• A front load washer takes clothes through a small amount of water instead of rubbing clothes against an agitator in a full tub
  • A top load washer flips and spins clothes through a decreased stream of water
  • The motor spins clothes 2-3 times faster during the spin cycle to release more water from the clothes which equals less energy used by the dryer
  • It uses about 14 gallons of water compared to the 20+ that a standard machine uses

To use your washer most effectively, follow these tips:

  • Use high efficiency detergent to ensure it runs its best (if you have a new high efficiency washer)
  • Run full loads whenever possible because it uses the same energy to run a small load
  • Wash in cold water (water heating is 90% of its energy use) when possible
  • Switch your water temp from hot to warm to cut energy use by 50%
  • Choose a high spin speed or extended spin option to cut back on drying time

According to, an energy-efficient washer can even save you enough (or almost enough) to pay for a new dryer! You can also get a rebate of $150 from the sponsors of the Mass Save program to put toward the cost. Find out more here.

Clothes Dryer

According to, approximately 80% of homes in the U.S. have a clothes dryer. If all dryers sold in the U.S. were energy-efficient, U.S. households could save $1.5 billion every year in energy costs and prevent greenhouse gas emissions equal to 2 million+ vehicles on the road.

The American Council for an Energy-Efficient Economy notes that a typical outdated clothes dryer uses approximately 2-4 times more energy than a new clothes washer and twice as much energy as an energy-efficient refrigerator.

With all that energy, it’s surprising that the first ENERGY STAR-certified dryers didn’t even show up in stores until 2014. The good news is that they now use 20% less energy than conventional dryers and include advanced technology like automatic termination settings with moisture sensors to shut off the dryer when your clothes are dry!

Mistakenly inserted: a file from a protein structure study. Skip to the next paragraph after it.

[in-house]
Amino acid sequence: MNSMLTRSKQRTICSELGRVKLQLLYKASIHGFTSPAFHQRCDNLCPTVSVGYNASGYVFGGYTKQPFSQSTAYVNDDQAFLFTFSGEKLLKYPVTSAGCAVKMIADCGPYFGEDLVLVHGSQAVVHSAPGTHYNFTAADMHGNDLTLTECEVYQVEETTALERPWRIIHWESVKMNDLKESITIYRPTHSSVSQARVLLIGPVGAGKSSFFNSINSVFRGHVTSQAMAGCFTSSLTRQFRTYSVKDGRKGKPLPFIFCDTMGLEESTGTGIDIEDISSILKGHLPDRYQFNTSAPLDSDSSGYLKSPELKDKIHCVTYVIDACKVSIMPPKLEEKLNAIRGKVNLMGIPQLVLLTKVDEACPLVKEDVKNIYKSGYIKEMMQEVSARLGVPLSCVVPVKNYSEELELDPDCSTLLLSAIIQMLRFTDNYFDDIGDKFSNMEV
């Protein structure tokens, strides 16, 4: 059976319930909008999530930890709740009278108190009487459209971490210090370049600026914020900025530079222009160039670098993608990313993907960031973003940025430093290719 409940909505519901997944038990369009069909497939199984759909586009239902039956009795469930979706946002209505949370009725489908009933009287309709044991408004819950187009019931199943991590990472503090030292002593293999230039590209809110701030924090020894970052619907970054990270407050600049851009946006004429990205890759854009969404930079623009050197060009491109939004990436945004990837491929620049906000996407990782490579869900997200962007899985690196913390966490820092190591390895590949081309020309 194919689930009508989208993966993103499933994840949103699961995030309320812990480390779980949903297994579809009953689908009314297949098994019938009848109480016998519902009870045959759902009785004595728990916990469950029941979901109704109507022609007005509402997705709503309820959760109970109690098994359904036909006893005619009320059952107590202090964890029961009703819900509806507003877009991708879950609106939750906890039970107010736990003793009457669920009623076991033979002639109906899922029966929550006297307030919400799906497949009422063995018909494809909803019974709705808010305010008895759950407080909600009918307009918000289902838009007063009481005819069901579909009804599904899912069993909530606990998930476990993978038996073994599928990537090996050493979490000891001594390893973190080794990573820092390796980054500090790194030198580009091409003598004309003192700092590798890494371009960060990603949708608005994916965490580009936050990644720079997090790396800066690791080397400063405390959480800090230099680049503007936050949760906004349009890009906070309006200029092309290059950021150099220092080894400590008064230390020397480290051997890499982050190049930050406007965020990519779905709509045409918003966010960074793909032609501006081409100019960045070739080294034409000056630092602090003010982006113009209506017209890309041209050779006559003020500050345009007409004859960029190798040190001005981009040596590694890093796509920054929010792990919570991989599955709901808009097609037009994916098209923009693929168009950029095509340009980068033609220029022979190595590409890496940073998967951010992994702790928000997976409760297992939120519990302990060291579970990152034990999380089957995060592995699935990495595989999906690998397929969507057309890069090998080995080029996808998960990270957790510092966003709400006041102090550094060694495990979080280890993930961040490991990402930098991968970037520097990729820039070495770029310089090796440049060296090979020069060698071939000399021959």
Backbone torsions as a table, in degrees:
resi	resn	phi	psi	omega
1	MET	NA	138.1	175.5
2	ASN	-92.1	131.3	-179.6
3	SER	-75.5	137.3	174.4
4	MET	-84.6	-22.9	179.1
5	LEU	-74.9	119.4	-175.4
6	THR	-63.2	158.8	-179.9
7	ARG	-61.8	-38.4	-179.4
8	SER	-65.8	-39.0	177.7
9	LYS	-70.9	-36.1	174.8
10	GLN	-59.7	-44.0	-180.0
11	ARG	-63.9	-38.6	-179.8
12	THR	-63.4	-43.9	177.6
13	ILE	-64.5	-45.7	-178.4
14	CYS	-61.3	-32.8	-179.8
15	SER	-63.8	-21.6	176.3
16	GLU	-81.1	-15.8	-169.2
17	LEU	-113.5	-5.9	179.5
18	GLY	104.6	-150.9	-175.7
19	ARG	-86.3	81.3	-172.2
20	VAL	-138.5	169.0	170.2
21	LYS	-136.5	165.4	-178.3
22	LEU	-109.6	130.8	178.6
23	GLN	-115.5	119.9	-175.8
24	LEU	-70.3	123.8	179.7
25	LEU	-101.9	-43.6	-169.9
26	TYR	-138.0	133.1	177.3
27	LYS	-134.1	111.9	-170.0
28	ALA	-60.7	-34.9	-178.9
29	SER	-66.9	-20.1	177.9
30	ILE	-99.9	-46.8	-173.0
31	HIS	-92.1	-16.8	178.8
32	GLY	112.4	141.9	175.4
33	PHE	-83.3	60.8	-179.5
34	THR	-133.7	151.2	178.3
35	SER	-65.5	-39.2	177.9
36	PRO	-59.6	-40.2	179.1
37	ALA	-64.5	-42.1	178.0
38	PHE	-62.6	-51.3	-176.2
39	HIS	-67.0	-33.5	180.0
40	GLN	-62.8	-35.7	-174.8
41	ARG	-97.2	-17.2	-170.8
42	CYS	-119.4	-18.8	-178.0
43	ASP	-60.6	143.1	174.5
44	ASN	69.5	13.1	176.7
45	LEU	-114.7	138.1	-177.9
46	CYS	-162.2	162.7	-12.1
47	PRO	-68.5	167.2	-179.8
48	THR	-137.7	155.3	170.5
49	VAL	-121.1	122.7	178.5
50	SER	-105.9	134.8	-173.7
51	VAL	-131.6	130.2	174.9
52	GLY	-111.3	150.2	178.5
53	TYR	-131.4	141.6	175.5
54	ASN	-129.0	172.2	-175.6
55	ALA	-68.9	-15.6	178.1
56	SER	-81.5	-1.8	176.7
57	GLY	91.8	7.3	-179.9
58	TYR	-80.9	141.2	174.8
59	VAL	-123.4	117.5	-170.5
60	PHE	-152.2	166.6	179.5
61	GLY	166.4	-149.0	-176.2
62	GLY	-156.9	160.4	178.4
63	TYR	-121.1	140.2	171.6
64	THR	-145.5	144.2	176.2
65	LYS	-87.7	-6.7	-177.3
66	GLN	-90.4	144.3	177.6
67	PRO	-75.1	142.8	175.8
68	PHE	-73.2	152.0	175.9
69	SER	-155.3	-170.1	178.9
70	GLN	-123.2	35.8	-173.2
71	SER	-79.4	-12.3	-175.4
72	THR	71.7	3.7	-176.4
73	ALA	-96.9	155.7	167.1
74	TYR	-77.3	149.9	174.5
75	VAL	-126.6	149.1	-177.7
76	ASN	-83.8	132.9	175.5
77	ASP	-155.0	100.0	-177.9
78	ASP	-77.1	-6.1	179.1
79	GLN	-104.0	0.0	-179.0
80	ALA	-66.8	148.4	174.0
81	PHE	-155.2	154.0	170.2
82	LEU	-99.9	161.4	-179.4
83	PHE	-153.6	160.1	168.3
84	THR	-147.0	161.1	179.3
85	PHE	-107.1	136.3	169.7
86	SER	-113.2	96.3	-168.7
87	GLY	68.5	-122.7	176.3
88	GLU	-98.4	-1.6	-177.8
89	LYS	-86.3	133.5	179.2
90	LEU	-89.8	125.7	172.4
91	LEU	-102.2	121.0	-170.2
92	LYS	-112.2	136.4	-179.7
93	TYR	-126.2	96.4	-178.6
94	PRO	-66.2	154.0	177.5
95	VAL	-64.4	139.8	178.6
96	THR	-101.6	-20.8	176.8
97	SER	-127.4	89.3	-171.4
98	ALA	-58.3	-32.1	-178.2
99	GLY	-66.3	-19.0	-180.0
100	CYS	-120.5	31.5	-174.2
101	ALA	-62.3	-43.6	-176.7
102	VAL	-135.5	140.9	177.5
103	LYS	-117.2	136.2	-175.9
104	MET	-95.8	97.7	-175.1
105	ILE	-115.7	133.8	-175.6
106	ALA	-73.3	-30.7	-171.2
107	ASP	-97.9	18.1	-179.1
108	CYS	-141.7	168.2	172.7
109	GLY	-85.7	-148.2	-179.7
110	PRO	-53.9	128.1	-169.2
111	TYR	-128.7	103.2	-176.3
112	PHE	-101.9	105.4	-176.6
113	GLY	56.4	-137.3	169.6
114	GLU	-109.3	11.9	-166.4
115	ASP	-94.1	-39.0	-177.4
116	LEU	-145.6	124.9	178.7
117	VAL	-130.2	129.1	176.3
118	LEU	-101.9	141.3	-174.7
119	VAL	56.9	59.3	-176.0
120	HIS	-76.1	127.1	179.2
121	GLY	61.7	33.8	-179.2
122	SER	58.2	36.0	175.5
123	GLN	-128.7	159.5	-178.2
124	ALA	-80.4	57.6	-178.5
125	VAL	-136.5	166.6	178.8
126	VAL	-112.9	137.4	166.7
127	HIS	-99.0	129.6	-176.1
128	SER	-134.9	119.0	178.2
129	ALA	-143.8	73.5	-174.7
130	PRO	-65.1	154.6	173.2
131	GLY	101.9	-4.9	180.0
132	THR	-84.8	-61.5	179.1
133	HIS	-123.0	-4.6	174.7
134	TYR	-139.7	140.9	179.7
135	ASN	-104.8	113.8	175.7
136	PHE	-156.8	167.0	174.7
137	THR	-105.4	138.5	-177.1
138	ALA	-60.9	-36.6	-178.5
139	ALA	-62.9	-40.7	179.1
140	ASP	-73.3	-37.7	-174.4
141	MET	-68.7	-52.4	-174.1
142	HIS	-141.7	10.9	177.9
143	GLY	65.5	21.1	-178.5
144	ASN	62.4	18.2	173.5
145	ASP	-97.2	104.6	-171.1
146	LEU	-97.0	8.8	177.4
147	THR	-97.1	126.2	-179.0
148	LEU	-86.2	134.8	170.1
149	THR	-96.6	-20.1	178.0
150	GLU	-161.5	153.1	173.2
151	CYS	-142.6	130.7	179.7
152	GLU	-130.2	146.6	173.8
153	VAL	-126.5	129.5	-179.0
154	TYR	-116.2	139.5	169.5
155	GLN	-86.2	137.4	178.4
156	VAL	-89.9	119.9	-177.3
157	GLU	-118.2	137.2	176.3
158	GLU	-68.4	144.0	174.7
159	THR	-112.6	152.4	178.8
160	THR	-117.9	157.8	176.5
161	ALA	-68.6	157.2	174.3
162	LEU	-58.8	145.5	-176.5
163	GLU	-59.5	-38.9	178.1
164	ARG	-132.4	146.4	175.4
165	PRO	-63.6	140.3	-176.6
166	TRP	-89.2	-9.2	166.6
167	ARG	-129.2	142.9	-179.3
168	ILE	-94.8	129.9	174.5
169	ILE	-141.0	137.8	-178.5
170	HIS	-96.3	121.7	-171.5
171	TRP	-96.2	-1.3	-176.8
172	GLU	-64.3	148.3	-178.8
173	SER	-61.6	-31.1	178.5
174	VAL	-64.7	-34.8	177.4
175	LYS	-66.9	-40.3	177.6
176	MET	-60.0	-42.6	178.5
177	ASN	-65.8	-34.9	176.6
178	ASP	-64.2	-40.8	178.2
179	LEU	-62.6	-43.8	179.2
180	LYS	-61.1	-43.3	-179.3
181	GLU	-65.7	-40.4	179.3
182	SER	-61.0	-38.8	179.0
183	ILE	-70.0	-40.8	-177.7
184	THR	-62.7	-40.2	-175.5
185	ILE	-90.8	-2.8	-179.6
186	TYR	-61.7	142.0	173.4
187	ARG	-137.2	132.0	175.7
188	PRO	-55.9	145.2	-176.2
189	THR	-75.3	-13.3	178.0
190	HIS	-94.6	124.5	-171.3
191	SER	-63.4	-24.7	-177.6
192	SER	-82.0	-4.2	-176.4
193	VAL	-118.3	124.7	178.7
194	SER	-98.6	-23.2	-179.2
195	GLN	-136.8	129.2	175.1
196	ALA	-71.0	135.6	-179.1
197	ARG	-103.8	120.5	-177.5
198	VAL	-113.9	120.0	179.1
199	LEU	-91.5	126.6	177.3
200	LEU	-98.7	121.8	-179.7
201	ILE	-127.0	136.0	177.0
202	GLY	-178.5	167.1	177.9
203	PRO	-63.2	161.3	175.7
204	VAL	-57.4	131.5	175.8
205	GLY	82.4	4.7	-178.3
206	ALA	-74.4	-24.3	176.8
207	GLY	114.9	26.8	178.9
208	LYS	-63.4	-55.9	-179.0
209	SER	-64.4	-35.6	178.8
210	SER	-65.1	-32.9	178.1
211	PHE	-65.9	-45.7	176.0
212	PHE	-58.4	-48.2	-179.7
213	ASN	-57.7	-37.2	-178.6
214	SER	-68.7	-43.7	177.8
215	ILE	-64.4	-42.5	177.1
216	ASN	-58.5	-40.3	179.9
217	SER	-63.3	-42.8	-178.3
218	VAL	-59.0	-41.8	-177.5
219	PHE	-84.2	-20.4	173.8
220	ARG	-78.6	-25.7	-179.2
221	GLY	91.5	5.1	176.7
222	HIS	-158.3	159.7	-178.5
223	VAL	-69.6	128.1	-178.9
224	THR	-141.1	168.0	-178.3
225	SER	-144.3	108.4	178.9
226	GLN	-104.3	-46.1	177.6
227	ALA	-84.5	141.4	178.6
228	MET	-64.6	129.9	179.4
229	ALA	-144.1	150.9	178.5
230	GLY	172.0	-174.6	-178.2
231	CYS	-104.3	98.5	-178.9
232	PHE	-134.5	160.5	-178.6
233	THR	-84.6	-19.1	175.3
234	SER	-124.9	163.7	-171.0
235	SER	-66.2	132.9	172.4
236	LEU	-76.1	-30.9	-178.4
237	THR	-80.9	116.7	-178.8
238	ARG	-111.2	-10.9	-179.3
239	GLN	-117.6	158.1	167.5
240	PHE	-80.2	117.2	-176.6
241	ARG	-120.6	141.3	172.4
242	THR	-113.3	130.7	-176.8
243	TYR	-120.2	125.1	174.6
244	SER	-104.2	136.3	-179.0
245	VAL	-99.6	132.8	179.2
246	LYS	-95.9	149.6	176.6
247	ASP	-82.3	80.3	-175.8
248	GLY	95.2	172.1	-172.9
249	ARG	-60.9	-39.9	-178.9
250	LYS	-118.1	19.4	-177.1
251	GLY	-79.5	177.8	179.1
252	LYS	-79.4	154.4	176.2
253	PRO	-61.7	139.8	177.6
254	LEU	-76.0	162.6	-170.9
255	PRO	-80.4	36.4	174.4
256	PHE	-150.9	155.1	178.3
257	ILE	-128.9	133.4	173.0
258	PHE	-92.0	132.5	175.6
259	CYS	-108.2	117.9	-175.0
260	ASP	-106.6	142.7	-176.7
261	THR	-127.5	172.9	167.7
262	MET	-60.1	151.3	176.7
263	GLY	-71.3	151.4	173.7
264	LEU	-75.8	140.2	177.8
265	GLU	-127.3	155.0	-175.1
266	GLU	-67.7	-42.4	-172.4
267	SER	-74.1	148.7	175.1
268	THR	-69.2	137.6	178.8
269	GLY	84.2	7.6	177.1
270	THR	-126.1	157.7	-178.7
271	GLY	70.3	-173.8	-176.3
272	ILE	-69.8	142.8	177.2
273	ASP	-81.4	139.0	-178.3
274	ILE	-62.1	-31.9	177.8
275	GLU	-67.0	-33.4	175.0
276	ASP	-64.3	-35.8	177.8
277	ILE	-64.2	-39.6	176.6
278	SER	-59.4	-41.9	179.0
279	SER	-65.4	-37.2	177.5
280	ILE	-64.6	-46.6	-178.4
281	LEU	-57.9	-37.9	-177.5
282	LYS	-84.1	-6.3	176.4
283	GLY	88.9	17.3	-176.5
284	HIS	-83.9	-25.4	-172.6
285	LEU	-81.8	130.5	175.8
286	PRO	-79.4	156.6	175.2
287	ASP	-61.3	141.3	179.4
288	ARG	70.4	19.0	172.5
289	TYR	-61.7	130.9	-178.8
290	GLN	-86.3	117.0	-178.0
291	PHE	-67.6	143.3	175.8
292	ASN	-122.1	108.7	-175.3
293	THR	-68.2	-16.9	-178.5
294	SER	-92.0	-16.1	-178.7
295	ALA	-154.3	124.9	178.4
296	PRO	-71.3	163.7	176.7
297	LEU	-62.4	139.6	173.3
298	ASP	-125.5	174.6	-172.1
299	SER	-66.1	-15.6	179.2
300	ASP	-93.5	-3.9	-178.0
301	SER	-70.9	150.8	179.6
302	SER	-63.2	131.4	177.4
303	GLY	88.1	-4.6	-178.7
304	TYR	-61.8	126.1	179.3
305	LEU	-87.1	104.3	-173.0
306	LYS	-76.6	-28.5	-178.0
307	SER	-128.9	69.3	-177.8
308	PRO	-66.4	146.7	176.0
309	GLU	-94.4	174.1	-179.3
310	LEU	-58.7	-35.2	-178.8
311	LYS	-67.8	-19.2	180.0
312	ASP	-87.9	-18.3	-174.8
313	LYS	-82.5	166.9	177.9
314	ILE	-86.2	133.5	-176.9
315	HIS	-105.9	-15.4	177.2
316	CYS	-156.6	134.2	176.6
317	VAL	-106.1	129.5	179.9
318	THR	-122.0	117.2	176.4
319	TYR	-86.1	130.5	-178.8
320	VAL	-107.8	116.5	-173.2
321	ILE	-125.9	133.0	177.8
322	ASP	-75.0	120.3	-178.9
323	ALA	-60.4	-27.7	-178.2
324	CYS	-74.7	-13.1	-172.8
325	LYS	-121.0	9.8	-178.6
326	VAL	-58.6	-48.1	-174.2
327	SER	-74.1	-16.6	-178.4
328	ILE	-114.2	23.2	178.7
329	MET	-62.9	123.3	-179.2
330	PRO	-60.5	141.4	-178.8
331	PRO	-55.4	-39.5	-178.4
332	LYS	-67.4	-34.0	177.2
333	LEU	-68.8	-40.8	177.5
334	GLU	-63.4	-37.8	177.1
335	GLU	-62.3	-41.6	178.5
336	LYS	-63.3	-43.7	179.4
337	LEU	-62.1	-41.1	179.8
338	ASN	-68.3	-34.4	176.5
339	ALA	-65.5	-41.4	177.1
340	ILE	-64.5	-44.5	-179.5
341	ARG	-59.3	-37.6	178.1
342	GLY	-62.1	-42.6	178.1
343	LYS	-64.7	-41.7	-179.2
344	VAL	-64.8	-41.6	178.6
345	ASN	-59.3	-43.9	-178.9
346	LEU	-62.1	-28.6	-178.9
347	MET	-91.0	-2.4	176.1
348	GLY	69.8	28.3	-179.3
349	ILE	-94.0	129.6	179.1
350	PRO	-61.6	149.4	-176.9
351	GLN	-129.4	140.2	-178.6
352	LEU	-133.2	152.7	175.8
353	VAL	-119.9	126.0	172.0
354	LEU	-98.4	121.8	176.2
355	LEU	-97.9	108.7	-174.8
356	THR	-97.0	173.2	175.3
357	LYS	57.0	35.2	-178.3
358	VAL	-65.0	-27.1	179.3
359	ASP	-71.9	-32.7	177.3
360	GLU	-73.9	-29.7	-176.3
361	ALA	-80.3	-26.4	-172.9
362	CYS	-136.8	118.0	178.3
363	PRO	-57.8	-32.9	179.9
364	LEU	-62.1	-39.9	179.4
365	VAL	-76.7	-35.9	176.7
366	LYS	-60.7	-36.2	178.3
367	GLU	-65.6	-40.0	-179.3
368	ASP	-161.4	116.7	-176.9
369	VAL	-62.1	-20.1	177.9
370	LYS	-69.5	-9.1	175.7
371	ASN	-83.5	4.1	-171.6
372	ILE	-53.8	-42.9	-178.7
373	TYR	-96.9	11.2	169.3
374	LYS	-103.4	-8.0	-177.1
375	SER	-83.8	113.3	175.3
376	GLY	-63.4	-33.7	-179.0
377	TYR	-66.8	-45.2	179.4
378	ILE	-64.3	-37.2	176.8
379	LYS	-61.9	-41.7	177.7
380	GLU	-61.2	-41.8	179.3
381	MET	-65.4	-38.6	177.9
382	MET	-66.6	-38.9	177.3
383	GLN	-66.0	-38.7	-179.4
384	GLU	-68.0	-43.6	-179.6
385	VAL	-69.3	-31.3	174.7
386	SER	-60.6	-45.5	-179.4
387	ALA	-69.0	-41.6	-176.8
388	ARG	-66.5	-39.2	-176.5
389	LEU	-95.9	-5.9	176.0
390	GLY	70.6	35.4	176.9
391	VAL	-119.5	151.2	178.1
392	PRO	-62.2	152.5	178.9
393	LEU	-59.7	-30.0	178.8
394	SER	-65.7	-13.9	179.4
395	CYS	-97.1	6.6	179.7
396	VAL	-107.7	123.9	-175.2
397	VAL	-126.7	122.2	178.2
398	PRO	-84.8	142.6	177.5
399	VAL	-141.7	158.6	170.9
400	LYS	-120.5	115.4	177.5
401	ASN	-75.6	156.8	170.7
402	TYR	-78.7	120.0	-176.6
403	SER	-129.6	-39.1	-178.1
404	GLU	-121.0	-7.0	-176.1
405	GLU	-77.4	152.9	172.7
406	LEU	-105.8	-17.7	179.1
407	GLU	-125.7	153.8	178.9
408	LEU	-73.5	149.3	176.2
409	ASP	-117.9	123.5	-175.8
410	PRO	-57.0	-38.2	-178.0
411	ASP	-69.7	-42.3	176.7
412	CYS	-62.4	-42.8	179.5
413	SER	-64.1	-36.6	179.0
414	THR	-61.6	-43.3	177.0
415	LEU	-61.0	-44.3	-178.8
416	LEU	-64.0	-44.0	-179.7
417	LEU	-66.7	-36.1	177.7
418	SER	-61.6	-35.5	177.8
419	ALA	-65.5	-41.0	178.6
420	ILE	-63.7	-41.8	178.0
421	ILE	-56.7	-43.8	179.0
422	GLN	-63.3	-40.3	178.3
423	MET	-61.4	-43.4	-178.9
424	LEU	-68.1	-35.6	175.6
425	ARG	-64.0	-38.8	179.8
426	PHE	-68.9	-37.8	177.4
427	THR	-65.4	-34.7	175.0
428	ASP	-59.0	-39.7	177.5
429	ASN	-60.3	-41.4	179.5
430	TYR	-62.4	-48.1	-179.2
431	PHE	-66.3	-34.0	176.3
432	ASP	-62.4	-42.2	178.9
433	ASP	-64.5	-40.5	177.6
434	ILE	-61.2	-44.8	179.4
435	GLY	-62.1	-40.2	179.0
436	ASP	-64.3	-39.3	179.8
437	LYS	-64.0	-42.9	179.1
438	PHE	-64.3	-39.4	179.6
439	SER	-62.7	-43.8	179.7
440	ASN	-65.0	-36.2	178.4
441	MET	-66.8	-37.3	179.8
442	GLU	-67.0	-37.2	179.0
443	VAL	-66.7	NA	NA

While there are many types of energy-efficient dryer options, heat pump dryers are the most energy efficient and are said to use up to 60% less energy than conventional models. A heat pump dryer works by taking heat from a room’s indoor air and using it to heat the air inside the dryer for your clothes. A conventional electric dryer relies on a heating element. There are also dryers that use both technologies and have developed into a hybrid version.

Here are some energy saving tips when you dry your clothes:

  • Dry an appropriate load so that there’s enough air circulating over your freely tumbling clothes (not too small or too large)
  • Dry on a low heat setting for a longer cycle to use less energy
  • Clean the lint filter after every load to improve air circulation, increase safety, and optimize efficiency
  • Scrub the lint filter once a month if you use dryer sheets so the motor performs its best
  • Use the cool down cycle to allow clothes to finish drying with the remaining heat left in the dryer
  • Wash and dry multiple loads in a row to utilize the heat leftover from the previous load to dry the next load

When we think about our weekly habits, our refrigerator, dishwasher, clothes washer, and dryer impact our energy use and our wallet. Upgrading an appliance will not only save energy and money, but it will pay for itself with the savings that pile up year after year.  

What about your heating and cooling equipment? If you’re ready to use some rebates to upgrade, we have you covered at HomeWorks Energy. Give our home energy specialists a call at (781) 305-3319 or click here to schedule a no-cost Heating and Cooling Consultation. We will show you how to access eligible rebates and incentives and help you start saving year-round!